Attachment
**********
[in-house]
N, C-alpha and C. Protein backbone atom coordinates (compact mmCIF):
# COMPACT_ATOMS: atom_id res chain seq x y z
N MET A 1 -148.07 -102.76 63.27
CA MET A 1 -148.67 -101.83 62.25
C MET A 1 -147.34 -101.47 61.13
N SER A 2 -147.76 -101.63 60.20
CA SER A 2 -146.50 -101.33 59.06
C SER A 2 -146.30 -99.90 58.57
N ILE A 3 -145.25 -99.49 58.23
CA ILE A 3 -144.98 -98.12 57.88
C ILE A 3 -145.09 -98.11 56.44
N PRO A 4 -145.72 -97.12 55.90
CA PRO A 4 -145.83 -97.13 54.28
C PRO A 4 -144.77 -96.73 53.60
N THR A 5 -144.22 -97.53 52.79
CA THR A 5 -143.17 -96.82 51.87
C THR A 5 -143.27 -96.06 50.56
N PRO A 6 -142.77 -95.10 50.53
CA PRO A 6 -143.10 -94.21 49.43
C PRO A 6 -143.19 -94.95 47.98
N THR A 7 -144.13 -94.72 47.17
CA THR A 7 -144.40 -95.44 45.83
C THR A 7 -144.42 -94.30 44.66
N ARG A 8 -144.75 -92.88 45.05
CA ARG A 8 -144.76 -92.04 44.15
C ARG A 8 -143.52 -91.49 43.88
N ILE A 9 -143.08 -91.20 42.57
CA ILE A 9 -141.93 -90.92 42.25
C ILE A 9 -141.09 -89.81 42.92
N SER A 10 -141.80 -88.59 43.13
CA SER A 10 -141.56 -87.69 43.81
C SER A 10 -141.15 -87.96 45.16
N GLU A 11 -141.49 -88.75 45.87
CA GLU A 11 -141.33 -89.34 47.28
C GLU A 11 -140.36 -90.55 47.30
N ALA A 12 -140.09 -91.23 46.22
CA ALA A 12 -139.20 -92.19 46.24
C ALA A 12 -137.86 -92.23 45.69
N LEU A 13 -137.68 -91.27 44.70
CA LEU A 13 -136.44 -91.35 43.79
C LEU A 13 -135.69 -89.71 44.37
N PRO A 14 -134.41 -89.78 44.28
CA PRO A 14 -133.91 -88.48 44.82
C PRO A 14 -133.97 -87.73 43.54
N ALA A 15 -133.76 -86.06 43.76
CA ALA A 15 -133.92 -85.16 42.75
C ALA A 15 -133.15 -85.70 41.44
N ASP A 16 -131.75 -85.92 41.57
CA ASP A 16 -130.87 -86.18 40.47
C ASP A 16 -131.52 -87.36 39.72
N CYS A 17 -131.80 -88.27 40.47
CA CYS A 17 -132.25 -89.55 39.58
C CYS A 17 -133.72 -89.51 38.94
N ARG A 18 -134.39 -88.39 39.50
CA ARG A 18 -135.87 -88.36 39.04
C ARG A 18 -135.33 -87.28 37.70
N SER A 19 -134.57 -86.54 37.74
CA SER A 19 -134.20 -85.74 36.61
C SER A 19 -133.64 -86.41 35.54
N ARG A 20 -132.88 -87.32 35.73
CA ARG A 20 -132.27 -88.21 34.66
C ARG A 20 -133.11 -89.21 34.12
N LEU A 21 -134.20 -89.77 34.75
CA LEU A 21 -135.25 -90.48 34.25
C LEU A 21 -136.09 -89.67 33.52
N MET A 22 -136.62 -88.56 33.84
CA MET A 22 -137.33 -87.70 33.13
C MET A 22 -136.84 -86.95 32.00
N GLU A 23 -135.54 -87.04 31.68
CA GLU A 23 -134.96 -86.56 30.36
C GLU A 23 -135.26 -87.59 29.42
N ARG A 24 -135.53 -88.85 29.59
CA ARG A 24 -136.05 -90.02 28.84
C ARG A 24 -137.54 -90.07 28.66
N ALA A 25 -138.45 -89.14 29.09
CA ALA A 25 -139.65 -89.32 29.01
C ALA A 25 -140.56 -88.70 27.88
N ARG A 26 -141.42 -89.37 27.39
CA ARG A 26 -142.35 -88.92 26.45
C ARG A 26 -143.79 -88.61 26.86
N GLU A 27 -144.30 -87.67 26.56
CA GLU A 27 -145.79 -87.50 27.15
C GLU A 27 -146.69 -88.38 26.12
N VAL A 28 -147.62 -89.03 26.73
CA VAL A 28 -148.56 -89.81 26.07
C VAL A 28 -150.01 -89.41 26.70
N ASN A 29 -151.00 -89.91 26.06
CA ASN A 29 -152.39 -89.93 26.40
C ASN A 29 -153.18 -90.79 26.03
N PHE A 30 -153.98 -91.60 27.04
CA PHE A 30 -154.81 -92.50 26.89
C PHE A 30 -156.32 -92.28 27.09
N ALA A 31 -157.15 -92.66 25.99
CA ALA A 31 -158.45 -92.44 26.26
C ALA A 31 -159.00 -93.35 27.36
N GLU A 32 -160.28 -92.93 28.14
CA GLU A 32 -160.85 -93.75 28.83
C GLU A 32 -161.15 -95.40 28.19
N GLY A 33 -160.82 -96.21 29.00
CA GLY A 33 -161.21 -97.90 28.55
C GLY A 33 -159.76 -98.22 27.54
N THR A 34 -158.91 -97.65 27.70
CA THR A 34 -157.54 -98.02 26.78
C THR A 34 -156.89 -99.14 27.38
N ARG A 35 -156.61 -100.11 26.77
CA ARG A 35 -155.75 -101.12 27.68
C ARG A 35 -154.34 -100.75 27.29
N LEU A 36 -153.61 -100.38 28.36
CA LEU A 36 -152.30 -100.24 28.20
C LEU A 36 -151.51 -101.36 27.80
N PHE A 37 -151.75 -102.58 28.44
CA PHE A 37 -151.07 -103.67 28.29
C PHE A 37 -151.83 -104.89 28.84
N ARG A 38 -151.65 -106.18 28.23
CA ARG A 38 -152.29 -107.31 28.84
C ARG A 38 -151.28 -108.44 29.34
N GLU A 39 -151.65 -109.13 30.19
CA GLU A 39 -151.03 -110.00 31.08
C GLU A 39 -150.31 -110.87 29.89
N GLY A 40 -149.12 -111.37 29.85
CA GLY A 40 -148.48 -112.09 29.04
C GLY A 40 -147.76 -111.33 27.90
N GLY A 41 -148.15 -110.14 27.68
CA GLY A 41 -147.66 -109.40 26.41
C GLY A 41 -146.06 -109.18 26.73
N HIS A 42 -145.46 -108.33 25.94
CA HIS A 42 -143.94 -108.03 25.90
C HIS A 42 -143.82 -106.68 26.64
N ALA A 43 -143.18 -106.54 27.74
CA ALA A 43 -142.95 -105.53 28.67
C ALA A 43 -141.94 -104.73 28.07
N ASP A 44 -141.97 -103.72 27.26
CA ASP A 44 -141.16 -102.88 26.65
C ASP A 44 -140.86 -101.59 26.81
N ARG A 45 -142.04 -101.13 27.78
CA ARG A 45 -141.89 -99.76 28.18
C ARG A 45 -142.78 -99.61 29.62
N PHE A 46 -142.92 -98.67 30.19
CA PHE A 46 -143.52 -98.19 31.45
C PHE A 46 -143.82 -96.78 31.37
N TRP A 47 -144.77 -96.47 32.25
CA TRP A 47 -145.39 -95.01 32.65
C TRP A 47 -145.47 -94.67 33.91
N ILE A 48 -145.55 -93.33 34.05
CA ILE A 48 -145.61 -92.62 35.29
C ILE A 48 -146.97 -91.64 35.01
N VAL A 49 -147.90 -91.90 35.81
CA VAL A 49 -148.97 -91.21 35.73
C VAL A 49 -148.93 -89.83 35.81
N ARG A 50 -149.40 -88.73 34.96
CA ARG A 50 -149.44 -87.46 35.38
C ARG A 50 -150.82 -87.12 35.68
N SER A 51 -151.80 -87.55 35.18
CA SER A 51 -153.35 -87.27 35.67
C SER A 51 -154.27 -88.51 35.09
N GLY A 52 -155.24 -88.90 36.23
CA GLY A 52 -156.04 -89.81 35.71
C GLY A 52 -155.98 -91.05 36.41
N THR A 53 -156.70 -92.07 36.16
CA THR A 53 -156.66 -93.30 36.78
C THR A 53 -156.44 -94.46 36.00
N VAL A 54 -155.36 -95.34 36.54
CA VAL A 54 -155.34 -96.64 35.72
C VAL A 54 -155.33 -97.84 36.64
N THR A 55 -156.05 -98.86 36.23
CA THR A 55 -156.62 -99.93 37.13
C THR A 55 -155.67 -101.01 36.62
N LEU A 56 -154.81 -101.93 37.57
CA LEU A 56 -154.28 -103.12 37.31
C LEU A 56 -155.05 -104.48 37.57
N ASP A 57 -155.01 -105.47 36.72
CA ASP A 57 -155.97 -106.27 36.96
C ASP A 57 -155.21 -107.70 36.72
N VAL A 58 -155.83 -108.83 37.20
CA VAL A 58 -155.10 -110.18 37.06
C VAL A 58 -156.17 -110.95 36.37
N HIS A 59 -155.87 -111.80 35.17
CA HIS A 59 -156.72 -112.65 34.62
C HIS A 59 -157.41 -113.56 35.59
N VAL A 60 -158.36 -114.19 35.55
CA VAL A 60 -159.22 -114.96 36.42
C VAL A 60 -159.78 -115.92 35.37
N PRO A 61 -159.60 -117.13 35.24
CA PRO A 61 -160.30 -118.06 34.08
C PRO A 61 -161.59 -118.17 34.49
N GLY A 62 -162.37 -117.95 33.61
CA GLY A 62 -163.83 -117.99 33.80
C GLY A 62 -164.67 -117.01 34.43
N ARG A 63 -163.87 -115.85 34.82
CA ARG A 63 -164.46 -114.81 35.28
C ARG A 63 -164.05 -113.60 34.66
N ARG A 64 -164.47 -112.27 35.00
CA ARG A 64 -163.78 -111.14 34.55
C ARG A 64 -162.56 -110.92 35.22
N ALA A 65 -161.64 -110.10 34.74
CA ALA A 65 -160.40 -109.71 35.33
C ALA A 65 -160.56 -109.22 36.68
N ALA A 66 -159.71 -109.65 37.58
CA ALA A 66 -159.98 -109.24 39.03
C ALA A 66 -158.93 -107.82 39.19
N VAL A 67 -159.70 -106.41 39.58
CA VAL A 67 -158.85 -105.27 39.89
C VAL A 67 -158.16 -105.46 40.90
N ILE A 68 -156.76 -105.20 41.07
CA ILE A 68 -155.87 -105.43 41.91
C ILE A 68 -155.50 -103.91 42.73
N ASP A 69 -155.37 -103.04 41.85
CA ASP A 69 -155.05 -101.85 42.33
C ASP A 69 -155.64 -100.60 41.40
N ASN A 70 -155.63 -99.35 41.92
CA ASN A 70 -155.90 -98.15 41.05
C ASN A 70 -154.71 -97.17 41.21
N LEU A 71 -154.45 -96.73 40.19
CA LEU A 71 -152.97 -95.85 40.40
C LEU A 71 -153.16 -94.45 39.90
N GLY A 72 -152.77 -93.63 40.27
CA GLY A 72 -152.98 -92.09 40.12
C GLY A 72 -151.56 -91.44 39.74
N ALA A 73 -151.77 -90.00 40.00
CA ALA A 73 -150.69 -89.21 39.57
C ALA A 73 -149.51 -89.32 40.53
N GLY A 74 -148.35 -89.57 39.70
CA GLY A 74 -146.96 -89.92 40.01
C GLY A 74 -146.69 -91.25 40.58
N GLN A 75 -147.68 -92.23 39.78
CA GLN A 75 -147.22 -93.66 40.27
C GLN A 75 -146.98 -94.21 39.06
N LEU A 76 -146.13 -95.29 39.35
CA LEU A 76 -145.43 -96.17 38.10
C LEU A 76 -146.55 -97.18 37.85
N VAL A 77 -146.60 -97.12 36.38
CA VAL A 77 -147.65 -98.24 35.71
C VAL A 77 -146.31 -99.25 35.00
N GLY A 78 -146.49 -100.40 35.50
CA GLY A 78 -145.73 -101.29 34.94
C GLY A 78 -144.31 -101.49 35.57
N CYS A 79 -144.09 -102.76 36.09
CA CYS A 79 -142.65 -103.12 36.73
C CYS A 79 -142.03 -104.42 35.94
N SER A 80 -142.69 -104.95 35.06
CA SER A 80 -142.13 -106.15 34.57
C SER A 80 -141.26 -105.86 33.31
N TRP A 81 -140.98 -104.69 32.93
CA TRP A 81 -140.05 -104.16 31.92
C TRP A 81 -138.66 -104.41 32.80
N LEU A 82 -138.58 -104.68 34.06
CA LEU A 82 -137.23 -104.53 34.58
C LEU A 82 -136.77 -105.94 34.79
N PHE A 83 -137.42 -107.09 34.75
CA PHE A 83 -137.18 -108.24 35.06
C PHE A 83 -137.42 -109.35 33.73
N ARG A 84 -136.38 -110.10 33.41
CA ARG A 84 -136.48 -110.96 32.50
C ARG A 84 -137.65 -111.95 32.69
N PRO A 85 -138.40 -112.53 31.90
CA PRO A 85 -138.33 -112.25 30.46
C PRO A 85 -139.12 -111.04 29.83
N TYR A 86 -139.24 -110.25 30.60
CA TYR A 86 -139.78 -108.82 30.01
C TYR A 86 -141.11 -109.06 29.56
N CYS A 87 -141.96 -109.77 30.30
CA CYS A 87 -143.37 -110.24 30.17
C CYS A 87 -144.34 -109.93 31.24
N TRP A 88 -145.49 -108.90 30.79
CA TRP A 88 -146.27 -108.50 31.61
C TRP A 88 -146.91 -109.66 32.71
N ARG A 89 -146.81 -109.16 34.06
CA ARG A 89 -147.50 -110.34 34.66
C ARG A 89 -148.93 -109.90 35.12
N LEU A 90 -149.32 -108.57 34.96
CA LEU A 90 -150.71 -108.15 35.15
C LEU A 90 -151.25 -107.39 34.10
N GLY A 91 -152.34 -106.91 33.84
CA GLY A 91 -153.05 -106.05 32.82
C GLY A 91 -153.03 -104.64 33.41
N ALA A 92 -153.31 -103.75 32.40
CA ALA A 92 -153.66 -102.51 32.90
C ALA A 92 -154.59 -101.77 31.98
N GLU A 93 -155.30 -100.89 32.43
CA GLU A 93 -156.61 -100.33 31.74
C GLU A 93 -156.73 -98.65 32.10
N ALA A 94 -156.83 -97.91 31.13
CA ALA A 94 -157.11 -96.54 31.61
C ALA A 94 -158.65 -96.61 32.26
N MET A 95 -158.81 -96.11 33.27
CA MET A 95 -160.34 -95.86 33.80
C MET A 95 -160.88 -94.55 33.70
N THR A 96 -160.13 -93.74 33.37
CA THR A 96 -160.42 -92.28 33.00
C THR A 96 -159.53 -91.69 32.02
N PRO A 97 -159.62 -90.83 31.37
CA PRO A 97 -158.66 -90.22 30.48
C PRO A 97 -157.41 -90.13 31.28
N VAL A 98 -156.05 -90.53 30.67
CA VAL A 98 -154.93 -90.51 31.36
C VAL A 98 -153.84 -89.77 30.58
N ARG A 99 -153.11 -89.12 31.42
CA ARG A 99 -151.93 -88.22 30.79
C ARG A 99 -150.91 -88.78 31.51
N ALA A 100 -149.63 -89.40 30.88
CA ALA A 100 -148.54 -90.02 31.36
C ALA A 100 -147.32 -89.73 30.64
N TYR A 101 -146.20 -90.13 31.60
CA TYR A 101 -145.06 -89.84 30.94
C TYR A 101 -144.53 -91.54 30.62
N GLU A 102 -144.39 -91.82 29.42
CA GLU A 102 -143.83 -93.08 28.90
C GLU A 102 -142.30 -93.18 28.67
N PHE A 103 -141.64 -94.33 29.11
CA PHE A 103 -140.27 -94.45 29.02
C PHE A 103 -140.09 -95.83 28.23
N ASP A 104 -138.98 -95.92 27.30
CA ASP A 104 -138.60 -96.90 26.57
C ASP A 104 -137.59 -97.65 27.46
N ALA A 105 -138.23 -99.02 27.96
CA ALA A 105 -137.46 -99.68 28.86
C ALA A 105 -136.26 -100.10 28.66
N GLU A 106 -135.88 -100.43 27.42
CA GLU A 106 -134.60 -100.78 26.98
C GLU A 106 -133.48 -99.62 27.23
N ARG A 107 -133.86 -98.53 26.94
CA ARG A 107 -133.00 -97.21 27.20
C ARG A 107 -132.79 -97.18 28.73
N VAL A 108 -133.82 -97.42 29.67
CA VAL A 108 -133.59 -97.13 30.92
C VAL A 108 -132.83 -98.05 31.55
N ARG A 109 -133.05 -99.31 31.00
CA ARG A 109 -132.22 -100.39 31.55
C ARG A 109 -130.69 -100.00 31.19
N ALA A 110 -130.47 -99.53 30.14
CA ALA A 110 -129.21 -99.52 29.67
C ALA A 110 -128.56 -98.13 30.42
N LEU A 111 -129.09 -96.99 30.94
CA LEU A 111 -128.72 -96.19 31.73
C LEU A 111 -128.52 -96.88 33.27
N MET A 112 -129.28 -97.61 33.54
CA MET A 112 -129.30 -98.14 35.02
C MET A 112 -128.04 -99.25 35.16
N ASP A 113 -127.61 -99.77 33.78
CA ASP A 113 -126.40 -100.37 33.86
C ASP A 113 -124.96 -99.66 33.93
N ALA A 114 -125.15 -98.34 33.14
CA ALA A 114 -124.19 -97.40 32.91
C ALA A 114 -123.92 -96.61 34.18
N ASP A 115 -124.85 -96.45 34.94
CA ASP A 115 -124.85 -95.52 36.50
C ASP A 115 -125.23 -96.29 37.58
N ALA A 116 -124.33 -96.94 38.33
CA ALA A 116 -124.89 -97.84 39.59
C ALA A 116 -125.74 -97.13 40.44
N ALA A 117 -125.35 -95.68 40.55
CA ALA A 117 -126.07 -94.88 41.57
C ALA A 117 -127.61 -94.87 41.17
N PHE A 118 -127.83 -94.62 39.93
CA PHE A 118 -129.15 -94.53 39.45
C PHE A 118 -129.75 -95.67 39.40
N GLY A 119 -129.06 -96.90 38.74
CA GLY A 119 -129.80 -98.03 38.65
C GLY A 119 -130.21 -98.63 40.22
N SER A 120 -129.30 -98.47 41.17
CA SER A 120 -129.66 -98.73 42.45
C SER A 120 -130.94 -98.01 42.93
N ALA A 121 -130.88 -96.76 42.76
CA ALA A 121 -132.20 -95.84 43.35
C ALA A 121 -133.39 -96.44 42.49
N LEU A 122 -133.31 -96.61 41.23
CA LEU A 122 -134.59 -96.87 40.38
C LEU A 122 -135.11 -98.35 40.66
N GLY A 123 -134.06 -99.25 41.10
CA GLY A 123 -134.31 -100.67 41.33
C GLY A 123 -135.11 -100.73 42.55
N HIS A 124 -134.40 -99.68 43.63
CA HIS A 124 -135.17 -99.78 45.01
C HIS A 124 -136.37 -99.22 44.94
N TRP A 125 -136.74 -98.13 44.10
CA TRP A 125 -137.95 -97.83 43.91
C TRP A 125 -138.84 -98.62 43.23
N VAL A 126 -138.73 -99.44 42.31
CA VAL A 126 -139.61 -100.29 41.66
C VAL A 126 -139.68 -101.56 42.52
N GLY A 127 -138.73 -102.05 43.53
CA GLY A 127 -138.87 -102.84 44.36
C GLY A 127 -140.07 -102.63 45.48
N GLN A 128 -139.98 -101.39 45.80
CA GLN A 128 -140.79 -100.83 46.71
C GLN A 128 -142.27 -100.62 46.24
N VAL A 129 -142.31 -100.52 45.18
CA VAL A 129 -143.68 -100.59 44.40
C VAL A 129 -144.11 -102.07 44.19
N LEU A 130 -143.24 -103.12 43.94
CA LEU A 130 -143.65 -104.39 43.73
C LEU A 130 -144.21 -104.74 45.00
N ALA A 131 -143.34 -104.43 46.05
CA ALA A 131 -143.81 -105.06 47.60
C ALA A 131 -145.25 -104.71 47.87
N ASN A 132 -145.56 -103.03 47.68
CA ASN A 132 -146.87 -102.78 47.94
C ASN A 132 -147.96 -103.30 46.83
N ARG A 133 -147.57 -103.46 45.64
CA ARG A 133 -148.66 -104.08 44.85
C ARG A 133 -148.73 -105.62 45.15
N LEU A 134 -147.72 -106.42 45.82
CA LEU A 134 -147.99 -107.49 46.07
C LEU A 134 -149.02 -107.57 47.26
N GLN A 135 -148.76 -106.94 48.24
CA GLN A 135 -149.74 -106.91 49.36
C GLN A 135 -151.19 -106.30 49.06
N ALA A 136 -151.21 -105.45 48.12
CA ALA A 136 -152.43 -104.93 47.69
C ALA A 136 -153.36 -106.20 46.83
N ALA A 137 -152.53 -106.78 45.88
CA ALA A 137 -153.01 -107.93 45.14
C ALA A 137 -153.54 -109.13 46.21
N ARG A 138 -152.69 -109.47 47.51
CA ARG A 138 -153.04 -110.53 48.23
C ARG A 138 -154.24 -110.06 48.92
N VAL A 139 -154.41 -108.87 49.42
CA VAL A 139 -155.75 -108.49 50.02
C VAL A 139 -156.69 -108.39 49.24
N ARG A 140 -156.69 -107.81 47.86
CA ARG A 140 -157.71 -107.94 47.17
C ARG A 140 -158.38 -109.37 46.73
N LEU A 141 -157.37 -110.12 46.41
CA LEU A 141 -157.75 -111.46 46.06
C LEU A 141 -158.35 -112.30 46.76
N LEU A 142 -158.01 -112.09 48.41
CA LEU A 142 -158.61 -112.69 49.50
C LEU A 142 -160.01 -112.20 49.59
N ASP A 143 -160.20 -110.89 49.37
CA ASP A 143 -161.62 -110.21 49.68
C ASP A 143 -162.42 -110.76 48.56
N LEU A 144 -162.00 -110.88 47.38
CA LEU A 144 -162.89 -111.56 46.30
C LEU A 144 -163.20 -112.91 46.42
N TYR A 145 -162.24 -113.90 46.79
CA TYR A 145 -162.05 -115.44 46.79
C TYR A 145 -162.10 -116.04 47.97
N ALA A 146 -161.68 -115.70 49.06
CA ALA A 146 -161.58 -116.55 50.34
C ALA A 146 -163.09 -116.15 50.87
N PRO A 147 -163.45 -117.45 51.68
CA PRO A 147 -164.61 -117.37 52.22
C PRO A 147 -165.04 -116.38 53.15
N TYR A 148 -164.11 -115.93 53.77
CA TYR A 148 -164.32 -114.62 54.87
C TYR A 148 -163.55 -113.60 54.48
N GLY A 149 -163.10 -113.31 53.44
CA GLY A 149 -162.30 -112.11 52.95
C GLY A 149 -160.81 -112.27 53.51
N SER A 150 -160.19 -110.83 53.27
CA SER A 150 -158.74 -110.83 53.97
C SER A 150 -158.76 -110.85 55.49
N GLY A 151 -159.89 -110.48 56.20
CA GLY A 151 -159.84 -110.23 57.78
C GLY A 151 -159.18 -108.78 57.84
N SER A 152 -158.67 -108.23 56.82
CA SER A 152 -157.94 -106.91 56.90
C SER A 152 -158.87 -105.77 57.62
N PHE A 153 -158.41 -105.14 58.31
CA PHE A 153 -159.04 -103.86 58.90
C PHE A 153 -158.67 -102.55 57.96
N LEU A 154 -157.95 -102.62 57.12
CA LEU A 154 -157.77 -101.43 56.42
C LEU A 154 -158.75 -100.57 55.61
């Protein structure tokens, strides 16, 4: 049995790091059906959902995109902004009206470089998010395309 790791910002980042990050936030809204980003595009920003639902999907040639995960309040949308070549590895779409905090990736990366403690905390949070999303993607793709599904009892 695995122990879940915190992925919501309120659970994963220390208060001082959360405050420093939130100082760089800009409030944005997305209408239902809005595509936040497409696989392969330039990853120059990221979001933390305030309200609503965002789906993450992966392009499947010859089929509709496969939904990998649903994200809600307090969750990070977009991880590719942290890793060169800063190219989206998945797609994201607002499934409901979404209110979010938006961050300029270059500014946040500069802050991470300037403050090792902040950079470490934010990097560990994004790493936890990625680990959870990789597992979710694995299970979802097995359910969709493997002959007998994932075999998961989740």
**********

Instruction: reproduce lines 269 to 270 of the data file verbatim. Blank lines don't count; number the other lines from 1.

CA ARG A 89 -147.50 -110.34 34.66
C ARG A 89 -148.93 -109.90 35.12